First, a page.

The Villar Mir family has taken advantage of the Spanish proverb, which advises a bad deal rather than a good lawsuit. According to several sources, the family that owns what was once one of the largest holding companies in the country has signed a pact with María Luisa Huidobro, the former CEO of its Energy division, to avoid a trial that was to be held next week. Although the parties have declined to specify the amount of the indemnity, the group had made a provision of almost two million to cover this cost.
Huidobro was fired and dismissed from her position as CEO of Villar Mir Energía on July 29, 2022, just as she was starting her summer vacation and after leaving on track the sale of a substantial part of its photovoltaic and wind assets to Renovalia for about 200 million euros. Specifically, 276 megawatts of installed capacity. The signing of the transaction took place on August 12, barely two weeks after his forced departure, a divestment that allowed the Villar Mir subsidiary to close the year with a record profit of 143 million.
After his dismissal, Huidobro filed two lawsuits against Villar Mir Energía. One for unfair dismissal in the 24th Social Court of Madrid, and the other to claim compensation before the 35th Social Court of Madrid. Although the parties held a conciliation meeting, they did not reach an agreement, which is why the company, for accounting prudence, made a provision of 1.9 million euros in case both processes were closed unfavorably for its interests. The figure compares with the 2.8 million that OHLA, of which the Villar Mir family were shareholders until last spring, has decided to pay to its former CEO José Antonio Fernández Gallar.
The trial date for the dismissal was set for September 26th. But, after several meetings with the positions far apart, at the end of July, the Villar Mir and Huidobro reached a meeting point by which they paid compensation to the executive to finally avoid going to court. Both the company and the executive, who spent 12 years at the head of the family's energy business, have declined to comment on the amount agreed. Other sources indicate that it is very close to the amount provisioned in the group's accounts, so it is around two million euros.
However, it would be a figure higher than the two annuities that are usually paid in this type of senior management dismissals, since other sources familiar with the group say that Huidobro's salary would logically be between half a million and 600,000 euros. Huidobro also headed the group's electricity and gas trading company, Energya VM. He had to overcome some complicated situations. It was one of the few energy sales companies to declare an ERTE after the pandemic broke out. This situation generated uncertainty among some key employees, who decided to leave the group.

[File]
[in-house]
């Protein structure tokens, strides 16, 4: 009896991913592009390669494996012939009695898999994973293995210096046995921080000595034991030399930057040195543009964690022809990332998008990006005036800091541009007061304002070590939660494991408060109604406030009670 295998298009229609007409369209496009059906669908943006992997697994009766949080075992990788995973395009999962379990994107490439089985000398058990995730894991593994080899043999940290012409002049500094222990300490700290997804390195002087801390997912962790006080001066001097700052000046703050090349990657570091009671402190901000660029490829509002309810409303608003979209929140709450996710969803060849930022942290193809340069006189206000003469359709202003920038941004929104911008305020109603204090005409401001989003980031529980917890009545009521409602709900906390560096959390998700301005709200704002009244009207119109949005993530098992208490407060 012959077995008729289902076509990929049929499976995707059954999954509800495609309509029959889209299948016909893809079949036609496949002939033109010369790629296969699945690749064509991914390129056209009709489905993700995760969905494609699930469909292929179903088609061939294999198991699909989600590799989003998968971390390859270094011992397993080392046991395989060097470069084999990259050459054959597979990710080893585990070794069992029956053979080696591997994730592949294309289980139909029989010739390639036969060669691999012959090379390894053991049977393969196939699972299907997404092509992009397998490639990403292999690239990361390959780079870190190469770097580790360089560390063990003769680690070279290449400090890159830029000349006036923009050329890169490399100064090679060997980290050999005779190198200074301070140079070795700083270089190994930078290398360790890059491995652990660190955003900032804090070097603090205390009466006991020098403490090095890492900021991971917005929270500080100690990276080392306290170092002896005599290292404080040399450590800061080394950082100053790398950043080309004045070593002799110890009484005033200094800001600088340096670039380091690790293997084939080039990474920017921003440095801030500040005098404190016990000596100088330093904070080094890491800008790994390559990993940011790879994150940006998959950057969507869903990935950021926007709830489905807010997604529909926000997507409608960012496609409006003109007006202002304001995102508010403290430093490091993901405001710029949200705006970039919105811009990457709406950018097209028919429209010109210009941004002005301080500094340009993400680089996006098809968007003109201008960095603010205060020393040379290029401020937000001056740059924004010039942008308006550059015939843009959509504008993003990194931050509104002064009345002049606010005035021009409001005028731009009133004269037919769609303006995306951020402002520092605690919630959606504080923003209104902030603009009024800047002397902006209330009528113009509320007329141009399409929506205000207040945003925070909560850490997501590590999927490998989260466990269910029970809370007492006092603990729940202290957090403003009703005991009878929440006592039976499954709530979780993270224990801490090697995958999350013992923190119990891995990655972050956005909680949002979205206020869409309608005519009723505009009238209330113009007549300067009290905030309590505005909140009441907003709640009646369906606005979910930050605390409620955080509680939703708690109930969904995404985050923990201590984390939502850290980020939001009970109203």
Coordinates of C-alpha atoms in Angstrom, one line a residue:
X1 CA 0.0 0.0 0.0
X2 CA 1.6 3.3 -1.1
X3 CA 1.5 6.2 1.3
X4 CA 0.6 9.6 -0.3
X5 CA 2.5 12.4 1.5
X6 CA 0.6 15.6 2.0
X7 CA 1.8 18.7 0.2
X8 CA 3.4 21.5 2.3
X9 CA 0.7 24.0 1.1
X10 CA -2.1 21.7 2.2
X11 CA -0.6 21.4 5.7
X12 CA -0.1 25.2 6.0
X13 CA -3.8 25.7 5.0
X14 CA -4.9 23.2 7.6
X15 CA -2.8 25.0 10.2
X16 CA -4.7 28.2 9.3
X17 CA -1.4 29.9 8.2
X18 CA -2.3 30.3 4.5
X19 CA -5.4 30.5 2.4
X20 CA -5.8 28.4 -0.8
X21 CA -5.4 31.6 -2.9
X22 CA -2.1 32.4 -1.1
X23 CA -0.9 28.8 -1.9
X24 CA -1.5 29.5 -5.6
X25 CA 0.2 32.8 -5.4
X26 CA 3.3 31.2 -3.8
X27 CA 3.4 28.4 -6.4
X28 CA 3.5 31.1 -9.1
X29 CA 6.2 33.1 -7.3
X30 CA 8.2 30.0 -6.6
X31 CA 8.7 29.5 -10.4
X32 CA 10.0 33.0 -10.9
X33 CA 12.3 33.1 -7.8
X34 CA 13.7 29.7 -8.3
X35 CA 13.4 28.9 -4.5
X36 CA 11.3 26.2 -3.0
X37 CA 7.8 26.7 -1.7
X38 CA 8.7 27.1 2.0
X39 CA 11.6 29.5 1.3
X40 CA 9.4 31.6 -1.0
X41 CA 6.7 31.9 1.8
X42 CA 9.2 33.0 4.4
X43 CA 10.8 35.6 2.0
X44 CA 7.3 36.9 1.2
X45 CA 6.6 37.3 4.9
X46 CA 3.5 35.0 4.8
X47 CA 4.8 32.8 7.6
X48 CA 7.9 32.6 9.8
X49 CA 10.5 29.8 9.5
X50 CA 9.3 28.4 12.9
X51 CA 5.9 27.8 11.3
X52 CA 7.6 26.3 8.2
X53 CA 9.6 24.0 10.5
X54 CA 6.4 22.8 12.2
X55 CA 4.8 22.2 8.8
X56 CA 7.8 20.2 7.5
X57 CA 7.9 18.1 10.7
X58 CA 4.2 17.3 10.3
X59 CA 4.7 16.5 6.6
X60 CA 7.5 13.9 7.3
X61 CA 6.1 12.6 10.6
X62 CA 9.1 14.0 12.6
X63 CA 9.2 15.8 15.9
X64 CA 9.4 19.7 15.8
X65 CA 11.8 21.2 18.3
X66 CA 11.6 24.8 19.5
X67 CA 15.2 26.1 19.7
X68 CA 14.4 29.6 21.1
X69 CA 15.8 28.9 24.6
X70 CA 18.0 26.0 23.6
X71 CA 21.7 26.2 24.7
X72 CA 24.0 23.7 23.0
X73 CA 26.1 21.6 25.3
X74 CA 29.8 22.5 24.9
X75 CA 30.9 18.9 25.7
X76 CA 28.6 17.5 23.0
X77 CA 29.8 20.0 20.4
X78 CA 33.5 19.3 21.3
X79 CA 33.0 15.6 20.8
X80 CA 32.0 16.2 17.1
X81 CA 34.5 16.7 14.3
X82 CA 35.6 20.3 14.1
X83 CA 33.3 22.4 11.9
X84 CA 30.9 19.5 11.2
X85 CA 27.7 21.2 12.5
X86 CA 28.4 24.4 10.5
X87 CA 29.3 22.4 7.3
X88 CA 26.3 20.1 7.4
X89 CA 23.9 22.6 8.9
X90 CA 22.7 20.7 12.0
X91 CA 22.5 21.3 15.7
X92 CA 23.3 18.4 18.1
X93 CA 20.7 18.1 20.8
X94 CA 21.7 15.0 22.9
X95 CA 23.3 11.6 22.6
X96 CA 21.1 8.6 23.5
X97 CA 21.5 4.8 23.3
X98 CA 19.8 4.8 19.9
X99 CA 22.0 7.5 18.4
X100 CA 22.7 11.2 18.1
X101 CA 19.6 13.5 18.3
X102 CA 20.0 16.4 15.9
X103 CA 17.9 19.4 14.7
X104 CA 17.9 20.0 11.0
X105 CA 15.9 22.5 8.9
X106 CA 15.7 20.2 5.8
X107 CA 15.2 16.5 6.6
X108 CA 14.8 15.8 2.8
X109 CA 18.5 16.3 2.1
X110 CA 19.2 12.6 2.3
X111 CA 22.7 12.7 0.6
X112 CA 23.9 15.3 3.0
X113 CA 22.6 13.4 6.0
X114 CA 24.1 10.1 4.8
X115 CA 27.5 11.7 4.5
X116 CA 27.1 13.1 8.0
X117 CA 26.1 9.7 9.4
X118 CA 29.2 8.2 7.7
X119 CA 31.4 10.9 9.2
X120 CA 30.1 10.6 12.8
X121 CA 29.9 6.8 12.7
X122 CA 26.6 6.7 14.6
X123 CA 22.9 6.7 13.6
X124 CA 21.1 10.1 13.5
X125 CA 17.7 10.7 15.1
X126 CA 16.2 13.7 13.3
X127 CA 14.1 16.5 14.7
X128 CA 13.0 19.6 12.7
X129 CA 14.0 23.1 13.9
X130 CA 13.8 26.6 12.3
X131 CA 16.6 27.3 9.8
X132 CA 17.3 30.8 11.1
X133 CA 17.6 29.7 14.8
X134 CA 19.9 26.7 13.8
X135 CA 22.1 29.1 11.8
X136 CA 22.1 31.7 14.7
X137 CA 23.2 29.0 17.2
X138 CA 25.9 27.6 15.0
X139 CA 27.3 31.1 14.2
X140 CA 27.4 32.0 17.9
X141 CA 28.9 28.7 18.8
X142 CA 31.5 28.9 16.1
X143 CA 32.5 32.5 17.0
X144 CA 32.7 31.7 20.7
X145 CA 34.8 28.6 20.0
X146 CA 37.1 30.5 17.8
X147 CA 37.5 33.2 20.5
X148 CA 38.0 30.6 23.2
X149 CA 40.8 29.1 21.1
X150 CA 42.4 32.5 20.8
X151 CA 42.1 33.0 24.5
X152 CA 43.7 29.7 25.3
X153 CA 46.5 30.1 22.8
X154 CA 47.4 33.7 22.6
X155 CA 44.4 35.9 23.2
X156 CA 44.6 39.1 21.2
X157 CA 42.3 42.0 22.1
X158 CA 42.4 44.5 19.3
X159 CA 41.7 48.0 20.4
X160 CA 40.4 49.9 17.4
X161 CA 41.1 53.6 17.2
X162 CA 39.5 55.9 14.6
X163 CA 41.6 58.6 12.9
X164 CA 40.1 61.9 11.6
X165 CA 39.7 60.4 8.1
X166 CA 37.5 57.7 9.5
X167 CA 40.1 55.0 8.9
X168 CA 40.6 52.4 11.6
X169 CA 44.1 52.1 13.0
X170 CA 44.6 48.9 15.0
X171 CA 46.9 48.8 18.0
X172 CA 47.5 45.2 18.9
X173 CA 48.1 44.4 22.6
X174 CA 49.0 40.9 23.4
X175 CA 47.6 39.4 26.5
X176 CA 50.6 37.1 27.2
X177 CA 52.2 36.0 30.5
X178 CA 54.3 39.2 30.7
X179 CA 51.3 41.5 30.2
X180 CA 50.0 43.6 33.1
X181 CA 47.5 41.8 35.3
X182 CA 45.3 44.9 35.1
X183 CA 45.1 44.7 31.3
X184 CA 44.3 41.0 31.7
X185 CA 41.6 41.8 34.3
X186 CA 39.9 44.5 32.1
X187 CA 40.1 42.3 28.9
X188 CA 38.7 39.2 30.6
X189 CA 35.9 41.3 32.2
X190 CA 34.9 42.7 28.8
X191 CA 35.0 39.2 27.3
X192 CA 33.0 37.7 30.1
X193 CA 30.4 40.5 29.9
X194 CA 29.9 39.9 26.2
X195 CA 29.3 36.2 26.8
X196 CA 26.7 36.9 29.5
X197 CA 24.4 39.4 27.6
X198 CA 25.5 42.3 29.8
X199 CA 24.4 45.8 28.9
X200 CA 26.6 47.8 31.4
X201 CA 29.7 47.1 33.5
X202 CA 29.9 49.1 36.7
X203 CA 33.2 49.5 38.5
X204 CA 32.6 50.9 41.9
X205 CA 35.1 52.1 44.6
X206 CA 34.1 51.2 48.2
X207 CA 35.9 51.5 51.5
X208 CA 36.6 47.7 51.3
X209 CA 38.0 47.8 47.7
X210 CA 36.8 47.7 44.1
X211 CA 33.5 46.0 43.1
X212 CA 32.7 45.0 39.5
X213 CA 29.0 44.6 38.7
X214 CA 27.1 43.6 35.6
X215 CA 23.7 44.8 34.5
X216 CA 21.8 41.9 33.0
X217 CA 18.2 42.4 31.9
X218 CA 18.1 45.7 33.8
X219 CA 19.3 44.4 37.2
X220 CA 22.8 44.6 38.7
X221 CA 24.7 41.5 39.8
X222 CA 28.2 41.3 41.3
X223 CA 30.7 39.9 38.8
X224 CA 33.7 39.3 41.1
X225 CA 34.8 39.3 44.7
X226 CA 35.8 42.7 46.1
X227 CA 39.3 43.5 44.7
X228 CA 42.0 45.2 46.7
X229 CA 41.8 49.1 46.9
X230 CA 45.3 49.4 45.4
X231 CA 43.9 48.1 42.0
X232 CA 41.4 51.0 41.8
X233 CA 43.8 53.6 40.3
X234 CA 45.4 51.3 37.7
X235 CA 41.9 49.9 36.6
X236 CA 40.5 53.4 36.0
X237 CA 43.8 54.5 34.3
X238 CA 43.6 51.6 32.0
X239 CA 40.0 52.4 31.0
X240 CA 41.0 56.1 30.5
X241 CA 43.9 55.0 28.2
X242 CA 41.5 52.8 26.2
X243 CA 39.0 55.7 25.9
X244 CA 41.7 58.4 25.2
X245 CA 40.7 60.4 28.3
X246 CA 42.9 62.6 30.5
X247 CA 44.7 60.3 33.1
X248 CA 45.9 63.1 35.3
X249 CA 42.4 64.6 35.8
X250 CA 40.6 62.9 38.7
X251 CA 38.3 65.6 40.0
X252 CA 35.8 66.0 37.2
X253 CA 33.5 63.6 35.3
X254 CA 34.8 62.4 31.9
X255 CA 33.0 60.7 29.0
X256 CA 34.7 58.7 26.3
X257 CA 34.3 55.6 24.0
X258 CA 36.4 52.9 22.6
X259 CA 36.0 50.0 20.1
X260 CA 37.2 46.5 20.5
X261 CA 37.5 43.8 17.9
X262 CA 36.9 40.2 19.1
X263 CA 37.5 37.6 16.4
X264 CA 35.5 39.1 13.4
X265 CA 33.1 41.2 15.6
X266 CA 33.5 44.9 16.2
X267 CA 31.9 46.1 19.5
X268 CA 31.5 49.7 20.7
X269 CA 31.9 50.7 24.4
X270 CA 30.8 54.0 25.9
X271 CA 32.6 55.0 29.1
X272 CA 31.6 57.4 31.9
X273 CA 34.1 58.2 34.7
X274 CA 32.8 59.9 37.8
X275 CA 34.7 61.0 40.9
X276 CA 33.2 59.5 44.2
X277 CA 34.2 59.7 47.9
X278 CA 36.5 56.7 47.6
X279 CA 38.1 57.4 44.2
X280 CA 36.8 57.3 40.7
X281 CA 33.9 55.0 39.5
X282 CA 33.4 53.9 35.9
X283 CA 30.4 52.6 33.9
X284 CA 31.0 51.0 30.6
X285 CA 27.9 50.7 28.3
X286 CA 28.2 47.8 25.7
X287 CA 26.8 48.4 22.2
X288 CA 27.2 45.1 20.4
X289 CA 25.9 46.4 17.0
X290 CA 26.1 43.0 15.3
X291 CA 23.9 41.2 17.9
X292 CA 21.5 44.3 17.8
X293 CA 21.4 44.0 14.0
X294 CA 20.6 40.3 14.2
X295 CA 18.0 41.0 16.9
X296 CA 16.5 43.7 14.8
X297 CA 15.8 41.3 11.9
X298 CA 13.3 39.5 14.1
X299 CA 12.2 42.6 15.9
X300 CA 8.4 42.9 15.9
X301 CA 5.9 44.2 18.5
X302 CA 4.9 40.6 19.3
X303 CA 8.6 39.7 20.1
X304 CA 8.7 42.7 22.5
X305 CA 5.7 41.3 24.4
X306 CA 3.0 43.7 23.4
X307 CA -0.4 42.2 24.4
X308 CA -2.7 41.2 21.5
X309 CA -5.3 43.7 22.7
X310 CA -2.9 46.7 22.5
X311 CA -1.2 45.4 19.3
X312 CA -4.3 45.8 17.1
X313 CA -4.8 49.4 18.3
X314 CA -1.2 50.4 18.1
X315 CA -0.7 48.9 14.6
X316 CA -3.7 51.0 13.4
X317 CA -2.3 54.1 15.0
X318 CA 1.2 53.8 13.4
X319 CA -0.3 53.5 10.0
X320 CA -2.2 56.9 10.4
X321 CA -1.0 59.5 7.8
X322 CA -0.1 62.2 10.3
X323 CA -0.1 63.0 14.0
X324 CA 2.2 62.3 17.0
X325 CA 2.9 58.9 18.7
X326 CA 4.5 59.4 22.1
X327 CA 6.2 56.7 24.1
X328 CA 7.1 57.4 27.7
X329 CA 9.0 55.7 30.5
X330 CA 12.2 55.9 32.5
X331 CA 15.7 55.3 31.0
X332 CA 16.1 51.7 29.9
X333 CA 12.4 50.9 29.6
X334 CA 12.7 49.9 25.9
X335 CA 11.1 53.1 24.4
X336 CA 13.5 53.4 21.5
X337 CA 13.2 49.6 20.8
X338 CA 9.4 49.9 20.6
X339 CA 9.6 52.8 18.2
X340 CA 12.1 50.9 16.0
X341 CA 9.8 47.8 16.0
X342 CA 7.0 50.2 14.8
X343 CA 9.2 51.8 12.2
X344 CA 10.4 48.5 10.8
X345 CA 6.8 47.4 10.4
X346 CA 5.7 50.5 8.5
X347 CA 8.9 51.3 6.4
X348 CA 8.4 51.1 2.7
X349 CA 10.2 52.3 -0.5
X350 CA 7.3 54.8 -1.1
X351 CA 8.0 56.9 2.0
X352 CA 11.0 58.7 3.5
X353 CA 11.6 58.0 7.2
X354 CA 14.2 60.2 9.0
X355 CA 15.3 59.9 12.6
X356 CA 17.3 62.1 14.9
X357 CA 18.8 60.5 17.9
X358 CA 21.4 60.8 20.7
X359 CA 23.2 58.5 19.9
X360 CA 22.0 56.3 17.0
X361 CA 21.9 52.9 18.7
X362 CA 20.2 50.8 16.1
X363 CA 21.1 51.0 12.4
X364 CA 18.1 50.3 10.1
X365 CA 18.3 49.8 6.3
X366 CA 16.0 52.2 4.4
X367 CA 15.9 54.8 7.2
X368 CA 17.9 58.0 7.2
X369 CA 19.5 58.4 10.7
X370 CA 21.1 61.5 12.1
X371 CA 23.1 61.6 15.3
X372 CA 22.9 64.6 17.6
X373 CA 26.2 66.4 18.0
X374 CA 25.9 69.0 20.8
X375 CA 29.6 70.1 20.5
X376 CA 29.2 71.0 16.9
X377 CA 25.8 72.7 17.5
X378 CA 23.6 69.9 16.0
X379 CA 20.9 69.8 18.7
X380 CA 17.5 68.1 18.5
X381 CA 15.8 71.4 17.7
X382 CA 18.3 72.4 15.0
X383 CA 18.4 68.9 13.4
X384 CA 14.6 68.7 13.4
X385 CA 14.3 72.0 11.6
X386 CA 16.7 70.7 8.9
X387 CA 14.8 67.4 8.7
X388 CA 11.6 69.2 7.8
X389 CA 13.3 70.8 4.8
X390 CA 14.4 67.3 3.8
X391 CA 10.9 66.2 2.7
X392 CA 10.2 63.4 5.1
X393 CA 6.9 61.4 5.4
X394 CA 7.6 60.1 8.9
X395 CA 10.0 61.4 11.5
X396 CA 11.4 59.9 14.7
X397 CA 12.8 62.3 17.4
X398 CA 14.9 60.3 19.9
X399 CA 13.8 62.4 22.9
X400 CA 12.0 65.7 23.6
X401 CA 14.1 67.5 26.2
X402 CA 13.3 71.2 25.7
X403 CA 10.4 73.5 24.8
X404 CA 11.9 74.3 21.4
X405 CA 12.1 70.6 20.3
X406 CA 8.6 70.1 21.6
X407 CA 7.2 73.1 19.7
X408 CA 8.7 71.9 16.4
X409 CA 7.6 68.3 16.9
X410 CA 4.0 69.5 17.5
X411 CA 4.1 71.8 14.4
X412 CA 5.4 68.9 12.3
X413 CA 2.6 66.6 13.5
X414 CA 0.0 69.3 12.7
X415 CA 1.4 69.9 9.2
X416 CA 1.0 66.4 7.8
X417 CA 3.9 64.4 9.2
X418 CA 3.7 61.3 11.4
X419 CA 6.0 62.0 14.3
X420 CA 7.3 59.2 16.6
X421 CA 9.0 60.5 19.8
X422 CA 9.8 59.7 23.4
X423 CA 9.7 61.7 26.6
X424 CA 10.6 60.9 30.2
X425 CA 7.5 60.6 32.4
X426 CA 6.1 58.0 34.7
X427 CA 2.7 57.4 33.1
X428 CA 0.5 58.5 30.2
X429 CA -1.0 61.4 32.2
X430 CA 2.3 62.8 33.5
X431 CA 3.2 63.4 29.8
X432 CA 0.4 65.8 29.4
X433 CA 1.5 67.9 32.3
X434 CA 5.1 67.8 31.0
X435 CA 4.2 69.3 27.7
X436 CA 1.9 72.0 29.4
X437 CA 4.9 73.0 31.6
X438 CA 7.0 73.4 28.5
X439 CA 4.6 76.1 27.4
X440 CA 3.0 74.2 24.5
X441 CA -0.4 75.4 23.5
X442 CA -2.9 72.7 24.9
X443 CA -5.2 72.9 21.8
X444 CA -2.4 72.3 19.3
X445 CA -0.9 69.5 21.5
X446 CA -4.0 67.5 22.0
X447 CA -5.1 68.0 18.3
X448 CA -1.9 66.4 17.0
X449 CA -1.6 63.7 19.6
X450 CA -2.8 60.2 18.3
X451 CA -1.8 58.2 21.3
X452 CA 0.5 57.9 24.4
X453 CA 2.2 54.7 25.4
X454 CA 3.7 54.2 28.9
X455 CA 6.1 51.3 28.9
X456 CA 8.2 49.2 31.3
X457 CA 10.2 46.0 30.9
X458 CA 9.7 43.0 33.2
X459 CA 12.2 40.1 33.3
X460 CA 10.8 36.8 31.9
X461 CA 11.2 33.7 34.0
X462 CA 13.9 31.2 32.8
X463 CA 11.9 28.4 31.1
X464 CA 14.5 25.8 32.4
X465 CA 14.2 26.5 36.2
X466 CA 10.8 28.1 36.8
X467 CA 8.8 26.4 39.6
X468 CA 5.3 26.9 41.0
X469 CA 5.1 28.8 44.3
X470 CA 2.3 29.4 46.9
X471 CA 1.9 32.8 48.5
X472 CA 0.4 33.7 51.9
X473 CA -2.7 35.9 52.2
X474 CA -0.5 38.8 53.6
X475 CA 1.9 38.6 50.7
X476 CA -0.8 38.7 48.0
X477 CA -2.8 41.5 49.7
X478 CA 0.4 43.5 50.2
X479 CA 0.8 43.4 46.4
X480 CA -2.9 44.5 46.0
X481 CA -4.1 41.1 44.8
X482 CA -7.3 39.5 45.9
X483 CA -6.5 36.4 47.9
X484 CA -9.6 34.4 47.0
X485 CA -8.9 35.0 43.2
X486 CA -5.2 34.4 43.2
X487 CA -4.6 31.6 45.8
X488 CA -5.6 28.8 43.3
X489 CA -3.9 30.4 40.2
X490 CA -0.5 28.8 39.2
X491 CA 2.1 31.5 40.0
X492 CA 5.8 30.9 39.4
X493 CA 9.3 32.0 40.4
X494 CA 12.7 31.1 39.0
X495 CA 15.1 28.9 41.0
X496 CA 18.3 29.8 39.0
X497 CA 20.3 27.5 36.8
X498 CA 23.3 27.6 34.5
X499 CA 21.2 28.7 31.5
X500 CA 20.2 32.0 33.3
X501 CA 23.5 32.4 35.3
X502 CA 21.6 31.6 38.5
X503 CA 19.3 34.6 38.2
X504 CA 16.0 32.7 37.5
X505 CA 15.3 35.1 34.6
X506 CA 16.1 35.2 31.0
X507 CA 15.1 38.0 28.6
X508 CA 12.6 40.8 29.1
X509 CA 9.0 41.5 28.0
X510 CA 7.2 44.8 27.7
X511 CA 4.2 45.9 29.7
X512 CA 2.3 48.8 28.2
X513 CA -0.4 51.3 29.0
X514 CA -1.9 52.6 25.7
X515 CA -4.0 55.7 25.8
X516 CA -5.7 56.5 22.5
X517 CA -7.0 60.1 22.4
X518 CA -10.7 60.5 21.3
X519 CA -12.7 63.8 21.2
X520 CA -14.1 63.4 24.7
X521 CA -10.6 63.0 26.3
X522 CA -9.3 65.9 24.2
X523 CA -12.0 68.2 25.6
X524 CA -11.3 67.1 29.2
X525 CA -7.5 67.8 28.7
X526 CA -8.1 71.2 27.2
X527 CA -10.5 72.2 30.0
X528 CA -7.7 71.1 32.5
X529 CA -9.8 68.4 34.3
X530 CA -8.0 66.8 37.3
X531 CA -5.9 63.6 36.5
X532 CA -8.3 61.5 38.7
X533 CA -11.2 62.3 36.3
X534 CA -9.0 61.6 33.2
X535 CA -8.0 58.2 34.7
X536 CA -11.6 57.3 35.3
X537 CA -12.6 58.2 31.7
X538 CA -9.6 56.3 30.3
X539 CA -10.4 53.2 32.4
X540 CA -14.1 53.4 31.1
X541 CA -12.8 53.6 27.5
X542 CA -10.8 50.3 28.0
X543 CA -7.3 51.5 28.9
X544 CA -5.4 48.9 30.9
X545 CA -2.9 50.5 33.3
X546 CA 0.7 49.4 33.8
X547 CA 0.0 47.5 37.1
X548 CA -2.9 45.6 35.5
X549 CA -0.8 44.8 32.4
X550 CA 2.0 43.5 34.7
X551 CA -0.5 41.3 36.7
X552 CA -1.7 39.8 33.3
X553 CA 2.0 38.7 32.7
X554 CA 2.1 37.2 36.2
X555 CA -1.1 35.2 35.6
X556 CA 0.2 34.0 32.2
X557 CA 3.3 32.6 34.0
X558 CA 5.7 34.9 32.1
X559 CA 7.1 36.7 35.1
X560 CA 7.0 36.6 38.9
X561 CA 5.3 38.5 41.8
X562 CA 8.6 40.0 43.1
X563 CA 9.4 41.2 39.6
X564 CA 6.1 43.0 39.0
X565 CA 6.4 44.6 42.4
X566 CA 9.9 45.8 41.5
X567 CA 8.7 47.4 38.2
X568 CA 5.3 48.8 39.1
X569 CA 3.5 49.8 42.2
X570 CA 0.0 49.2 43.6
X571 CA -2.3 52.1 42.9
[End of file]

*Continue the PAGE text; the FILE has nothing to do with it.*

Against this backdrop, the holding company embarked on the sale of the entire energy division, something it only half succeeded in doing, advised by Banco Santander, one of its creditors. Although F2i, in alliance with Crédit Agricole, and Grupo Villar Mir reached an agreement in principle for the sale of the trading company, after many months of study, it was not finally concluded. The Italian fund even announced the purchase of 40% with the right to the other 60%. However, after due diligences, the agreement between the parties was finally broken in 2023. In this period it was known that the CNMC sanctioned the company for benefiting from obtaining clients in an irregular way. Sources familiar with the operation point out that among the terms of the agreement, the exit of María Luisa Huidobro was set as a precondition for the sale. This cessation was also demanded by another of those who were interested in the acquisition.
A member of the senior corps of commercial technicians and economists of the State, María Luisa Huidobro was general director of Energy in the Ministry of Industry between 1990 and 1997 and was vice-president of Red Eléctrica de España. Before joining Villar Mir Energía in 2009, she held the presidency of OMEL (Electricity Market Operator). In addition, during part of the time she headed the Villar Mir energy division, she was president of ACIE, an association of independent electricity and gas marketers.
After the transfer to Renovalia, Villar Mir Energía has a portfolio of approximately 400 megawatts, mainly wind power. Its strategy involves the development of various renewable energy projects that form part of the portfolio of projects in an advanced stage of processing. Among them, the reversible hydroelectric plant of Los Guájares, in the province of Granada, stands out.
The family has yet to resolve another relevant legal matter. In this case, the lawsuit filed by Mohary Hospitality, the investment vehicle controlled by Mark Scheinberg, the founder of PokerStars. The Israeli investor, owner of 50% of Centro Canalejas, the luxury complex located in the heart of Madrid, has taken legal action against Villar Mir and OHLA, owners of the remaining 50%, due to disagreements in the management.
The Villar Mir family has invoked the Spanish proverb, which advises a bad deal rather than a good lawsuit. According to several sources, the family that owns what was once one of the largest holding companies in the country has signed a pact with María Luisa Huidobro, the former CEO of its Energy division, to avoid a trial that was to be held next week. Although the parties have declined to specify the amount of the indemnity, the group had made a provision of almost two million euros to cover this cost.